The Gazebo (1959)

Elliot Nash (Glenn Ford) is a writer/director working in the stressful and hectic world of television. He’s working on a new movie script for Alfred Hitchcock… but not to make more money for himself, or to advance his career. He’s got a blackmailer to pay off.

(Image via Wikimedia Commons)

(Image via Wikimedia Commons)

Dan Shelby (Stanley Adams) is a photographer’s assistant who plans to release scandalous photos of Elliot’s wife Nell (Debbie Reynolds) from her younger days as a model, unless Elliot provides him with a hefty $10,000 check.

Waiting on the advance, Elliot considers other options to make money, including selling his house. Nell, unaware of the blackmailer, opposes the idea. They’re renovating, and she’s excited about the new gazebo that’s being added.

Advised by a legal-minded friend (Carl Reiner) who thinks Elliot is working on a script about a blackmailer, Mr. Nash decides he has three options: pay the blackmailer, go to the police… or kill the blackmailer.

The Gazebo was directed by George Marshall and written by George Wells.

The Gazebo is somewhat slow to start, but just as Elliot’s conflict with the blackmailer snowballs out of control, the film becomes funnier as it moves along.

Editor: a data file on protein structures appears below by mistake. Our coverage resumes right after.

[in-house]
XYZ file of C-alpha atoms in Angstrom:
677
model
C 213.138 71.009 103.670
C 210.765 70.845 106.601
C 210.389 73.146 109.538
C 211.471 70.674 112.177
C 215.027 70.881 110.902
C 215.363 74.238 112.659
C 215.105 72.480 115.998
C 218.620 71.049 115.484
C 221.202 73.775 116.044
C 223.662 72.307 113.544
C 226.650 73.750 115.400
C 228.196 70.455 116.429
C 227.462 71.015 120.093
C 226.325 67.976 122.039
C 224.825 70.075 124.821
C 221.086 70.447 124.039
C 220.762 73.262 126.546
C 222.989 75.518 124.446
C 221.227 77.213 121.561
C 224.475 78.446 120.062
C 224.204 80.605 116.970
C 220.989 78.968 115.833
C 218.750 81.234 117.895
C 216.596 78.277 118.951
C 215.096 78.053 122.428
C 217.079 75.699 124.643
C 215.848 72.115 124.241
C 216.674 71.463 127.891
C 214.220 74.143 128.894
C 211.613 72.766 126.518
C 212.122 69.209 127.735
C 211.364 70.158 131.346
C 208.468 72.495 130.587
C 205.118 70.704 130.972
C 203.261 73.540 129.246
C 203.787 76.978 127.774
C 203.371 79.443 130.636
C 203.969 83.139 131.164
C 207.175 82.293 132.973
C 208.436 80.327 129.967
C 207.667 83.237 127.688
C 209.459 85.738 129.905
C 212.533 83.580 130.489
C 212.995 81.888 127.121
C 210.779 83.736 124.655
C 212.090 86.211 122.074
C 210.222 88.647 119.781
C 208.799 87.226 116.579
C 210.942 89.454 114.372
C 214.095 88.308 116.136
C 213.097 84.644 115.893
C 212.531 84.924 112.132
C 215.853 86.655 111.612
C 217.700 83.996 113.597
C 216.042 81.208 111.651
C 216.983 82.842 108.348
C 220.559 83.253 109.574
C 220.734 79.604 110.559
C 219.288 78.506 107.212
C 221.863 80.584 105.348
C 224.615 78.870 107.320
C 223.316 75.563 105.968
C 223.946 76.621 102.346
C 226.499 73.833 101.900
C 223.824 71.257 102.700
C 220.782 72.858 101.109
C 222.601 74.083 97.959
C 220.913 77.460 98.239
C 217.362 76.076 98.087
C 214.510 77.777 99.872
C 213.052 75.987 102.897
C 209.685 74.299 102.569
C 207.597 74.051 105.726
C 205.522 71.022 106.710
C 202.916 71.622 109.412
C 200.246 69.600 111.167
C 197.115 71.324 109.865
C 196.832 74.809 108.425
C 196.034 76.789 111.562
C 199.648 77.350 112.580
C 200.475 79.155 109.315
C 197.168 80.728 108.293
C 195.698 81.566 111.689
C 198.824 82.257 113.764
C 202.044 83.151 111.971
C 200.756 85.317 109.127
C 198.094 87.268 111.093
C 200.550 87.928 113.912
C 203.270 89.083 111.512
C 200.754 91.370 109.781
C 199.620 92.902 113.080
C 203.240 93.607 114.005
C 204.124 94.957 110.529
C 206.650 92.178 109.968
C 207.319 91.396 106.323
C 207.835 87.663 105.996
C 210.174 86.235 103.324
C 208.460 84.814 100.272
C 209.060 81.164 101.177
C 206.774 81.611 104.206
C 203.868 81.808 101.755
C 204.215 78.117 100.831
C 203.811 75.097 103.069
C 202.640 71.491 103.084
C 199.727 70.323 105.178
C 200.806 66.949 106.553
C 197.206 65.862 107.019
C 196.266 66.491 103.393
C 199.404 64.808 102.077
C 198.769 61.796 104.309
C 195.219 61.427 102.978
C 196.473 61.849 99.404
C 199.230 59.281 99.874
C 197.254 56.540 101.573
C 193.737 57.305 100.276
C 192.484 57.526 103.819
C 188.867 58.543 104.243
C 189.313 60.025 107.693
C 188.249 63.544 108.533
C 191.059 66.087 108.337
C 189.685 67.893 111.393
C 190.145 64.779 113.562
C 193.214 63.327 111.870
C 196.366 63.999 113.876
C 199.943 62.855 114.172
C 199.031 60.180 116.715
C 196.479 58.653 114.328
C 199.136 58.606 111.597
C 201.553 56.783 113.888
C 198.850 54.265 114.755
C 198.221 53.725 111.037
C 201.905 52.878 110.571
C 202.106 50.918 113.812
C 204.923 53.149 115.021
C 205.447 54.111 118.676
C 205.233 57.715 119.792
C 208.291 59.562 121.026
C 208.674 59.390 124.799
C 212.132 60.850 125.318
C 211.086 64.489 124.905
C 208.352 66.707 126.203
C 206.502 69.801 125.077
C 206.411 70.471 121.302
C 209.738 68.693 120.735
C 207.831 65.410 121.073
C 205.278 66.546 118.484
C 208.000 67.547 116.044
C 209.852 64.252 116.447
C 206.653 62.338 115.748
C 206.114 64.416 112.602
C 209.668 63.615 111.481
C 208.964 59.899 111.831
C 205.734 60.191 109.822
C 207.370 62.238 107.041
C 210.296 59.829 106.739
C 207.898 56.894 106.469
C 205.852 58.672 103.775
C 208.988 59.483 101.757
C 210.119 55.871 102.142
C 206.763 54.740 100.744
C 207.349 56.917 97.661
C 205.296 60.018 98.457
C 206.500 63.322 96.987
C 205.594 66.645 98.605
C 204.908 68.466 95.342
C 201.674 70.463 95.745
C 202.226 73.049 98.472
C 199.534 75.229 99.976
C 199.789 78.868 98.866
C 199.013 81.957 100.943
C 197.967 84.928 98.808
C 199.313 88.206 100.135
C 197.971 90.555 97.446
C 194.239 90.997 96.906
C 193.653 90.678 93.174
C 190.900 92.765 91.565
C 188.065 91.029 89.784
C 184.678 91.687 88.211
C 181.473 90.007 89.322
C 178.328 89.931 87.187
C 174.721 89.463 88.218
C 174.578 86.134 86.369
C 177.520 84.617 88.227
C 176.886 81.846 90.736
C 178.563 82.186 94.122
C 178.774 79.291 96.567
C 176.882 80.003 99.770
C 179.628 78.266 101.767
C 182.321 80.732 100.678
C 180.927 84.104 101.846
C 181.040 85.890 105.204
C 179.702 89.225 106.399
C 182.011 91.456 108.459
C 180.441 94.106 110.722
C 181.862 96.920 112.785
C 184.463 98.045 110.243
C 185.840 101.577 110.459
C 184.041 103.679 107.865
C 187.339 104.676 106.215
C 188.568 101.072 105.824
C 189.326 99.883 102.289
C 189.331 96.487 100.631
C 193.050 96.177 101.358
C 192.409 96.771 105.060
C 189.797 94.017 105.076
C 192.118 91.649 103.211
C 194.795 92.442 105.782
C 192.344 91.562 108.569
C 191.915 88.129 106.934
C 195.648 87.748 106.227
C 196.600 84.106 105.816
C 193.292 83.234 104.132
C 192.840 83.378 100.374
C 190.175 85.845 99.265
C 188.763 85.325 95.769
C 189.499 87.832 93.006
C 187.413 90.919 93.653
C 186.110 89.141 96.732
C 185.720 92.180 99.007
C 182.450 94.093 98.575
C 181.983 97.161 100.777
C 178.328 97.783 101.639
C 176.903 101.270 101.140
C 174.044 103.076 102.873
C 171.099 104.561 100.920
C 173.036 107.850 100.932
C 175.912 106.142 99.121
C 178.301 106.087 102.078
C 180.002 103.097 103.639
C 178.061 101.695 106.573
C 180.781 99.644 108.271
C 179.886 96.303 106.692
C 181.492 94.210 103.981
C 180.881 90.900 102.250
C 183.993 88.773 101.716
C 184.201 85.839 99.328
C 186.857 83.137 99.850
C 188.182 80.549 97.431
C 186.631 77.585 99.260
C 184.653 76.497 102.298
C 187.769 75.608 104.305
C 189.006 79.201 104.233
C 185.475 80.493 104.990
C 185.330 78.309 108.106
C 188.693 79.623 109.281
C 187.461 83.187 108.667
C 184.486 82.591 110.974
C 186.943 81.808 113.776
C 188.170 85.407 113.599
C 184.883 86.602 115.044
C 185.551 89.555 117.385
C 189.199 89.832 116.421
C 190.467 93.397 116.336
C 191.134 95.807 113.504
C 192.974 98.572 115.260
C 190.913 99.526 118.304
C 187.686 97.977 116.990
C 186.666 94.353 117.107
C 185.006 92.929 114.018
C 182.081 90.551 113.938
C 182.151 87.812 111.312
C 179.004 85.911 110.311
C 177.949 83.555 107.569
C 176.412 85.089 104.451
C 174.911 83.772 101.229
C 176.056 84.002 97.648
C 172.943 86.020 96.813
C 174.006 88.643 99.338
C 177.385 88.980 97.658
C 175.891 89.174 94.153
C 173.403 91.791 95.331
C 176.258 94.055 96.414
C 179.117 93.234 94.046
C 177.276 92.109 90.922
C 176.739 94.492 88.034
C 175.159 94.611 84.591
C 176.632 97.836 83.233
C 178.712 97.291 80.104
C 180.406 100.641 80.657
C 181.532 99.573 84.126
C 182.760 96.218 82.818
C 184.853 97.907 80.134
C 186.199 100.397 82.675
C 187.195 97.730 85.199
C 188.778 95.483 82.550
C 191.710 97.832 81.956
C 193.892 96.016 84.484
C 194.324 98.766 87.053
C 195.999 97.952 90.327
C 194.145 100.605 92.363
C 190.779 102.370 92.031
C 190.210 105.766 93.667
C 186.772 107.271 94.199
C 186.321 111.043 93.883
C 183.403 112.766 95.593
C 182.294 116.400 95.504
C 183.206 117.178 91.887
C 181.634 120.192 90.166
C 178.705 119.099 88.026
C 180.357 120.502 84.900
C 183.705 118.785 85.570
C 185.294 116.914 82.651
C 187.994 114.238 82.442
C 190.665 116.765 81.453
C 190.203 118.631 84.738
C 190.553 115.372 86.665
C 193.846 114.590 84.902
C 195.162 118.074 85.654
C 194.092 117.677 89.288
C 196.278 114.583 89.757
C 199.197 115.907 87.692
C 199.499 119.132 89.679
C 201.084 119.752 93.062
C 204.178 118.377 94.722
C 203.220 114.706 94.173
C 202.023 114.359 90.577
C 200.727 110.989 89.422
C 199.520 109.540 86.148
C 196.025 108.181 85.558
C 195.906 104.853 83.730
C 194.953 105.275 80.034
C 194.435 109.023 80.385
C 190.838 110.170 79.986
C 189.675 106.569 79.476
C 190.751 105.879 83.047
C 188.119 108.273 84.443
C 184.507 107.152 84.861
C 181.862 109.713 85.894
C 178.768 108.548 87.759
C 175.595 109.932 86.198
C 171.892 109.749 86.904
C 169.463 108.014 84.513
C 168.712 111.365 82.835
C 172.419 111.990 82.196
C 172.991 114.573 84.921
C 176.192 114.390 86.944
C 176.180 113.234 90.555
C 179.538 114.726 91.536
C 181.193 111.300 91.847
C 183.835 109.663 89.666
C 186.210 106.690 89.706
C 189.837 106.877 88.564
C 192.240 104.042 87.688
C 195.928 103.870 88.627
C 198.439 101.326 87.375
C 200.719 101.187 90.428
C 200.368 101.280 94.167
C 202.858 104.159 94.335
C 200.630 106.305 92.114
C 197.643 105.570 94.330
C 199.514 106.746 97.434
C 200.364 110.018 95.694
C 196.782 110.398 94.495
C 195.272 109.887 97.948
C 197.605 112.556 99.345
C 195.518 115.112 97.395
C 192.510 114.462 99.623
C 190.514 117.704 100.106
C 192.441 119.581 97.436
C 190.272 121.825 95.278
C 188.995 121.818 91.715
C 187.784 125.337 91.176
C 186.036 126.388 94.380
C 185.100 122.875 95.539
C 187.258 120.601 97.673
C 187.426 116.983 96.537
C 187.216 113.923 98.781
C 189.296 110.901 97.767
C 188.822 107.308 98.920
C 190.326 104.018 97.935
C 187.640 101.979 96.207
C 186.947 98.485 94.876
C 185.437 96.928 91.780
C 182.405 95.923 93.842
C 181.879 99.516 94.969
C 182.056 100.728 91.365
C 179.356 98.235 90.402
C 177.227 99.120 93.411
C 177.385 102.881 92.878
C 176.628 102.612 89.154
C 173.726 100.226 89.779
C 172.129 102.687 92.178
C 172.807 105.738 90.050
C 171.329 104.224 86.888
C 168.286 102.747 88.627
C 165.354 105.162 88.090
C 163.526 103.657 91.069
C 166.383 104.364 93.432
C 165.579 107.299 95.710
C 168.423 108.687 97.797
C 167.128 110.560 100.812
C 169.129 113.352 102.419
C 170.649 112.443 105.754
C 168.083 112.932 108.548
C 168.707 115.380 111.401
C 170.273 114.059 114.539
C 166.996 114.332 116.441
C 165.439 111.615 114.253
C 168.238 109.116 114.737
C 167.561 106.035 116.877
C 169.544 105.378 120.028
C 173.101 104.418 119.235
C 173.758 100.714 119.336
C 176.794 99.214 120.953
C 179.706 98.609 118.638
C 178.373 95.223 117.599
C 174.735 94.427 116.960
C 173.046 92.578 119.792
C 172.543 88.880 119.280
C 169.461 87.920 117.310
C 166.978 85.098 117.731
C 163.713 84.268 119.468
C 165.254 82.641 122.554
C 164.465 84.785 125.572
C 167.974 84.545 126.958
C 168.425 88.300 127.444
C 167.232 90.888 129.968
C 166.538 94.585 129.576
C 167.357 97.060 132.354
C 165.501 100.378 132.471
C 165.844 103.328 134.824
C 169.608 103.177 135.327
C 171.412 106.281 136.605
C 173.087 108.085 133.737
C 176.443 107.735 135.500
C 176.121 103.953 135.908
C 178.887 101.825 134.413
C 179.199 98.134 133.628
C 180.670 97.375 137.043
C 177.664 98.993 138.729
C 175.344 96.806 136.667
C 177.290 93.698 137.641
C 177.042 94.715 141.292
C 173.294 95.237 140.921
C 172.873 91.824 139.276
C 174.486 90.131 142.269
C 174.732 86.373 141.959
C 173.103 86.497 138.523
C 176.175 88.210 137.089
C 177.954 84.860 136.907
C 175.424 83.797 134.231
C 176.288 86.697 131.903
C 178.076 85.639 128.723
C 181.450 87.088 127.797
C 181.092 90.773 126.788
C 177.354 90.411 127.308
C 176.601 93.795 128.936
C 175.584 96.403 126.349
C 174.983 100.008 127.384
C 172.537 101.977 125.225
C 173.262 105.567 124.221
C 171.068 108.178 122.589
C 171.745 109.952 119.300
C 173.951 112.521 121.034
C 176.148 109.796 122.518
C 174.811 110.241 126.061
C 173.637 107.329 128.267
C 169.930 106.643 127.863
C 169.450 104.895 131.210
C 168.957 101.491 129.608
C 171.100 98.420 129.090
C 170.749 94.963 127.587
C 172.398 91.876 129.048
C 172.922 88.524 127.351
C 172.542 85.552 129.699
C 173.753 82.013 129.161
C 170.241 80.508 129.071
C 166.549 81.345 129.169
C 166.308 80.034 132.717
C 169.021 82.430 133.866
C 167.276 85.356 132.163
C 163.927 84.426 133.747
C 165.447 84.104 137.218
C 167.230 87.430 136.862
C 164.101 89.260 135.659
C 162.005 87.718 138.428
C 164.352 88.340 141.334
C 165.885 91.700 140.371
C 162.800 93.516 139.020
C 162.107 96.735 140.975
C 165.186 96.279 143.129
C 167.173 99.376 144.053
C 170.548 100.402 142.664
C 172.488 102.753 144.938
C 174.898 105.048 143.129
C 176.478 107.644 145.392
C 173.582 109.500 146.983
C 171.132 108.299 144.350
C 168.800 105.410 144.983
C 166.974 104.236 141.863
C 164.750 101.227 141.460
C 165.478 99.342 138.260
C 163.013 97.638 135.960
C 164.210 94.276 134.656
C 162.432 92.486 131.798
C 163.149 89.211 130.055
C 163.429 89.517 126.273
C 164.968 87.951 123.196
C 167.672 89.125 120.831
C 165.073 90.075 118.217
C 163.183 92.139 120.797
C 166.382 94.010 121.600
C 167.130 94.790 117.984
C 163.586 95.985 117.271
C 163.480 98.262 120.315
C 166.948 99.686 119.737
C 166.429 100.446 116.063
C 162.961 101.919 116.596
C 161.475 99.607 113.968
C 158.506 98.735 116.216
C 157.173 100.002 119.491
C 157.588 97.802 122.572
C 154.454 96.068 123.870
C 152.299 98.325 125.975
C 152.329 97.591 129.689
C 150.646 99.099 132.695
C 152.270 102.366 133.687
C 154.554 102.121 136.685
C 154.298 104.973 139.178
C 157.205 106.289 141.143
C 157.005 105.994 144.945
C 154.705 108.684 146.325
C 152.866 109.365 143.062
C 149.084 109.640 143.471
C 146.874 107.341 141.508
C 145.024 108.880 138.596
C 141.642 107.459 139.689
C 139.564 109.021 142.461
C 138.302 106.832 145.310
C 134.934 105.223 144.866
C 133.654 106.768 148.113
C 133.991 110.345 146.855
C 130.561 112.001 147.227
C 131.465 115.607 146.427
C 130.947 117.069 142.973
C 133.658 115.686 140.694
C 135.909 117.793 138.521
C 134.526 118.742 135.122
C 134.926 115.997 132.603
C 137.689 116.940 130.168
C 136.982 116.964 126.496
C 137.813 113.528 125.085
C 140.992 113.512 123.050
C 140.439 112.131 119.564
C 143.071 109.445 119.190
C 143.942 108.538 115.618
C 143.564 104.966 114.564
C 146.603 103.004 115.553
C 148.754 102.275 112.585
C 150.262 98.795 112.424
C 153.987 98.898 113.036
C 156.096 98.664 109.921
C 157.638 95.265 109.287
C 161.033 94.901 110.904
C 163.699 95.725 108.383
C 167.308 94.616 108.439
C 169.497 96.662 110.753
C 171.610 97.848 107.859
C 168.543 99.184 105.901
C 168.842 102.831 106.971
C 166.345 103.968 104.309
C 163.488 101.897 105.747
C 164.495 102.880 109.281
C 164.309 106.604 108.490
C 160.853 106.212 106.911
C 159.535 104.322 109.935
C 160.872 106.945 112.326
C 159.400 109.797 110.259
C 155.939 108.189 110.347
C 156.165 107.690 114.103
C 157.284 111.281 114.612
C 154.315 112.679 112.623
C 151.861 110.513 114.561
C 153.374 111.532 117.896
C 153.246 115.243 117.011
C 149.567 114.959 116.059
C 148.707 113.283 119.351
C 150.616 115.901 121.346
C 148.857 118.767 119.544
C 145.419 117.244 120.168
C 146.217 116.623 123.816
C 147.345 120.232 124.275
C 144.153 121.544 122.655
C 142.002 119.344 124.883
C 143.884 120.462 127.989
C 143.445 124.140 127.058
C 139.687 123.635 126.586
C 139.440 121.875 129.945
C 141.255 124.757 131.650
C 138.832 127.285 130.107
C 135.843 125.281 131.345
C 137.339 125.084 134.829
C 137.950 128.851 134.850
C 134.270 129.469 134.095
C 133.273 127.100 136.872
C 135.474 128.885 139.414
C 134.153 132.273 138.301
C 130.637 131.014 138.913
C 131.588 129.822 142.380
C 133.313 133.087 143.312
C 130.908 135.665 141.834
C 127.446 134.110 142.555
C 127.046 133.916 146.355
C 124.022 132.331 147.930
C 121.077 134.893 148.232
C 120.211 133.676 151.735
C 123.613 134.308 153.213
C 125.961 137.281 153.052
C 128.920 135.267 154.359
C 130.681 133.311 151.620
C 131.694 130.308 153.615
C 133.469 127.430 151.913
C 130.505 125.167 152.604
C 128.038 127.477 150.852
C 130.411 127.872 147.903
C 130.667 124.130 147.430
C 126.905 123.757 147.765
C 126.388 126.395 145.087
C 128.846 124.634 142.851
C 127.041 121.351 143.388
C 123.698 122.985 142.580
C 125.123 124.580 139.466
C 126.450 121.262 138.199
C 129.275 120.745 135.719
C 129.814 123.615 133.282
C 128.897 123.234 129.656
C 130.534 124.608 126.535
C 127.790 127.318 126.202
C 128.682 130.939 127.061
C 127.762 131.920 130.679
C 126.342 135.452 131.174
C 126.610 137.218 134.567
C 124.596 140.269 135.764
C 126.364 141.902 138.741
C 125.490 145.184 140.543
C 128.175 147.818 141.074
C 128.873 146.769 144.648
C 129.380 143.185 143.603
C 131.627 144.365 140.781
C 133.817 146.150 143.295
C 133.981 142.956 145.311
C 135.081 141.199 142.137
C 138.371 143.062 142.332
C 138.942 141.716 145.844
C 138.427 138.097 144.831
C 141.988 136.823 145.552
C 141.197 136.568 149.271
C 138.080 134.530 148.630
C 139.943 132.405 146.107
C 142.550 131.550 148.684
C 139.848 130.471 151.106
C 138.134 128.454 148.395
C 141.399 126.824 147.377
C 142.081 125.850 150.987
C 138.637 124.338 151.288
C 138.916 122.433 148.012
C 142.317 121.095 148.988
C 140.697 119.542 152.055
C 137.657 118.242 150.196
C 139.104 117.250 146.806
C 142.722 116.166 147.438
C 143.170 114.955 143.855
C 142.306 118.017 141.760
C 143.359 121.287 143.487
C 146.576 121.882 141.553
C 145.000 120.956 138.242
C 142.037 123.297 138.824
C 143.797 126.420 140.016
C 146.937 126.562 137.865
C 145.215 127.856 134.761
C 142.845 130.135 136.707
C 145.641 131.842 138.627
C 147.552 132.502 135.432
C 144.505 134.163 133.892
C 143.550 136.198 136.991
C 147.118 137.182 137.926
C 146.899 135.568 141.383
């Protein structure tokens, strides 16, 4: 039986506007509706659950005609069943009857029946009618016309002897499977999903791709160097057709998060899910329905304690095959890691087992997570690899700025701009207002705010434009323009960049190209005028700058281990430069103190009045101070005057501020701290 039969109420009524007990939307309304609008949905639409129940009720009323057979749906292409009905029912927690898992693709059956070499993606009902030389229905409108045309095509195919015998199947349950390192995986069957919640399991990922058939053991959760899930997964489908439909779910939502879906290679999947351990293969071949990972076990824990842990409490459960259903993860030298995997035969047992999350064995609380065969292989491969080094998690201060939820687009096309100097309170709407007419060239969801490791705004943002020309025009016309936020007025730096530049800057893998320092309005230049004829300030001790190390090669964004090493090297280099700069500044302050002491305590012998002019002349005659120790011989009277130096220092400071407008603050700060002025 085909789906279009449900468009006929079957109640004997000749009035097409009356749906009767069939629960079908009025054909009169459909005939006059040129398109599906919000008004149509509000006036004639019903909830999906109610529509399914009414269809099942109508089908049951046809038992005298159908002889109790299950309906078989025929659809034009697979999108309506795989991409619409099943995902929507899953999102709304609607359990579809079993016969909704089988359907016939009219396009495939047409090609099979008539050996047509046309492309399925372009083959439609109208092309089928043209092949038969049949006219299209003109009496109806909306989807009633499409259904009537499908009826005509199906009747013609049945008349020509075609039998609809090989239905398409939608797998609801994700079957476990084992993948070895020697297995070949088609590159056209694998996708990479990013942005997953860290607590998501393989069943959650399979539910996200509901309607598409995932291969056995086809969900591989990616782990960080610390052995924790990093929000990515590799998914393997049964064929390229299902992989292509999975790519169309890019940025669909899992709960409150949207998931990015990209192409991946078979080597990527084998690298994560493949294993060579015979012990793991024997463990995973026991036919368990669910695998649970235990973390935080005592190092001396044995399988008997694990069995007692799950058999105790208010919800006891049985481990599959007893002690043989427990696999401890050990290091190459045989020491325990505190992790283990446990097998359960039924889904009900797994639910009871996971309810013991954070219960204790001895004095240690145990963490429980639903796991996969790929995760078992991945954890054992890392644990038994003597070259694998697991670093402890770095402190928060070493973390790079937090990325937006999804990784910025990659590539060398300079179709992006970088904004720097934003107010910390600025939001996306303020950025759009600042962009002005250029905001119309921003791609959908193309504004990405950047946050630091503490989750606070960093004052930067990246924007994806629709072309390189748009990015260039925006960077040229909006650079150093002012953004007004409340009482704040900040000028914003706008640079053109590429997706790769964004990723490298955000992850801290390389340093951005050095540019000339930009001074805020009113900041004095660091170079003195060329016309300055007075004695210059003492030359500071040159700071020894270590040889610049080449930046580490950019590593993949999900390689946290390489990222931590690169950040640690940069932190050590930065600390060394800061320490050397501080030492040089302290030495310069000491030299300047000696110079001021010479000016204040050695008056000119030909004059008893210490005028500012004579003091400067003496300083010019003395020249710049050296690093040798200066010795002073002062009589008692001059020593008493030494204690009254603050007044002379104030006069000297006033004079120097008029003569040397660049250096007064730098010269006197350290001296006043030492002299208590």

The performances are solid, and the characters are fun to watch as they navigate a series of sinister mishaps. The film is made enjoyable by the supporting cast in particular — Carl Reiner as a snoopy friend of Mr. and Mrs. Nash, John McGiver as the contractor hired to install the “gizbo” (as he pronounces it), and a very spirited pigeon named Herman as Elliot’s sidekick.

Image via Pinterest)

(Image via Pinterest)

While the capable cast does well with the material, the script does leave some to be desired. Debbie Reynolds is given painfully little to do aside from sharing a little chemistry with Glenn Ford. No time is spent developing her character. And while the pace does improve as the film progresses, it doesn’t really start to pick up until nearly an hour of the film has passed, making it difficult for the viewer to become engrossed in the story.

The Gazebo‘s premise has great potential for hilarious black comedy, and there are a few great moments in the film, but so much more could have been done to bring the laughs and the thrills to this story. Look elsewhere for truly great crime-comedy… but running twenty minutes short of two hours in length, The Gazebo isn’t a bad diversion. The score: 3/5

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2 thoughts on “The Gazebo (1959)

    • Lindsey says:

      Good on you for making use of your library’s movie collection! As a student of library science that always makes me happy to hear. :) A lot of people don’t even realize that libraries stock DVDs. Happy viewing!

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